Degringolade said...

The early years of the housing boom were a blessing to the established white middle class, lower rates meant lower payments on houses that hadn't significantly risen in price yet.

But the black middle class got into the deal later, with higher prices for the houses and stranger terms in the loan documents.

The black middle class has always had a tough time of it since the sixties. Someone got the odd idea that the civil rights movement had "won".

There has been progress, but there is a way to go. The black middle class was the last onto the boat, it looks they will be first off.

But the entire concept of the "middle class is slippery" Maybe they are just the early adopters of the new normal

PioneerPreppy said...

I think you hit the most important point in the article at the beginning when it mentioned the household wealth. Membership criteria to the middle class is significantly less for blacks therefore they are more vulnerable. The predatory lending hit them hardest because the government forced these institutions to lend to them and the institutions had to turn predatory to survive.

I guess what I am trying to say is that what are being called the black middle class really isn't a middle class at all. Perhaps they make middle class money due to government jobs and affirmative action but they have never used that money or resources in a middle class way.

russell1200 said...

Deringolade: Lower rates made it easier to repackage the loans, but the early predatory lending industry was geared at swapping out loans, stripping the equity, and dropping at least the initial payments. With a little bit of equity and a balloon payment, all sorts of wonders can be achieved.

Pioneer: That seems to be a popular Fox-news view, but I was looking at ground zero and the history says otherwise. The predators started on changes to lending laws going back to the Carter years, and first showed up in refinance. Serious problems started in the 1980s, and long precedes the push into the low income market.

I also don't recall the banks crying too much about the programs at the time. A few of them saw the troubles coming, and bailed most buying up the low end providers right at the bitter end. It is also a mistake to focus solely on the low end of the market. Golden West, that collapsed Wachovia, was not a low end provider.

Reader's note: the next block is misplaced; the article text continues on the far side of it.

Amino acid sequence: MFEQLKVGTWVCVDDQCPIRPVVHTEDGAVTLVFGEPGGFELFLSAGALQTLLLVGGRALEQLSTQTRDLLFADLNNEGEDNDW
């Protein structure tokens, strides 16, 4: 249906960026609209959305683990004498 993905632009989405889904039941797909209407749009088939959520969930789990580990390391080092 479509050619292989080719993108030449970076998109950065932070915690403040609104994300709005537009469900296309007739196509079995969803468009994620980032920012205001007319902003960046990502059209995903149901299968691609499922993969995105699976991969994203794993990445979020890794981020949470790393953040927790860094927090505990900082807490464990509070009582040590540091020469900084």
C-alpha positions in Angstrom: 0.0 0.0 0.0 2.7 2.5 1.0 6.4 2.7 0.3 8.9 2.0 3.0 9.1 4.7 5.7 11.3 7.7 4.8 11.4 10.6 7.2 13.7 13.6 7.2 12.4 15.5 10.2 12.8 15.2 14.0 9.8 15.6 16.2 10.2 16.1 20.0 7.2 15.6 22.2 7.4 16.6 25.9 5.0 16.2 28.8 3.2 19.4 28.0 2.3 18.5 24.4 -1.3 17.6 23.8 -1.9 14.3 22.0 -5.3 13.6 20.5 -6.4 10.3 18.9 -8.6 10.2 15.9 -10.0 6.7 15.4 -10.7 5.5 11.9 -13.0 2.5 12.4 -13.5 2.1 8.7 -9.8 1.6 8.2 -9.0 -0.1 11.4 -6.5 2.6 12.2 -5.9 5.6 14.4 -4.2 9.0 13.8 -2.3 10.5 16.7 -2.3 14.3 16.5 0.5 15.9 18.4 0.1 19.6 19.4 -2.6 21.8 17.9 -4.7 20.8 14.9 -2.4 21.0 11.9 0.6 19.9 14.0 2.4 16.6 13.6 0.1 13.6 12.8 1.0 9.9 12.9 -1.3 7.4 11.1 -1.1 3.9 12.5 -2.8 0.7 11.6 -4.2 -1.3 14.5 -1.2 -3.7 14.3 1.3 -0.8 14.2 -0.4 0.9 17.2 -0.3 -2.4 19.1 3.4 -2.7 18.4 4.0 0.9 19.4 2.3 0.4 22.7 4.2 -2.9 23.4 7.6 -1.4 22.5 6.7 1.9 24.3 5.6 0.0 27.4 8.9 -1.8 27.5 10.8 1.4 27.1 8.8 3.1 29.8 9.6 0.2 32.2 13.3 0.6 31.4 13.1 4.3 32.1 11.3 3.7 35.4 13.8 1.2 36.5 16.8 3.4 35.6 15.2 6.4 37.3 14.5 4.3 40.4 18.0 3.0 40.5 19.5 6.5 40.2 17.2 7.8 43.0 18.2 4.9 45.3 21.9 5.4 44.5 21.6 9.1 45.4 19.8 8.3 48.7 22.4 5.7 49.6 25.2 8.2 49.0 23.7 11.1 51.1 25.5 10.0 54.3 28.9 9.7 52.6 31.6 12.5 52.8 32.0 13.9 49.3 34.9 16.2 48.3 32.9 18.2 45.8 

You can't believe what the media tells you on this story. I know it because I was looking into at the time it was happening. I was buying puts against some of these actors, and thus was reading the SEC filings, I also no some people that were on the policing end of the issue, and somewhat by accident, some of the "perps". It was a sort obvious ponzi scheme from the get go.

kymber said...

Russell - i would have to agree with you on the ponzi scheme angle...

however, you nailed my feelings exactly with this line:

"my general inclination is not to be too sympathetic to with people who spend their way into oblivion, it would be foolish to assume that life is a level playing field or that everyone gets to play the same game."

i think that you really nailed it there.

your friend,

russell1200 said...

kymber: Yes, I tend to lack sympathy for fools who put themselves in harms way. But I also tend to be suspicious of those who think that the world is exactly as it should be and everyone gets exactly what they deserve. The results of that type of thinking can be just as devastating.

Fortune is a fickle mistress - be wary.

Get yourself a blue-eyed cat, I here they are lucky!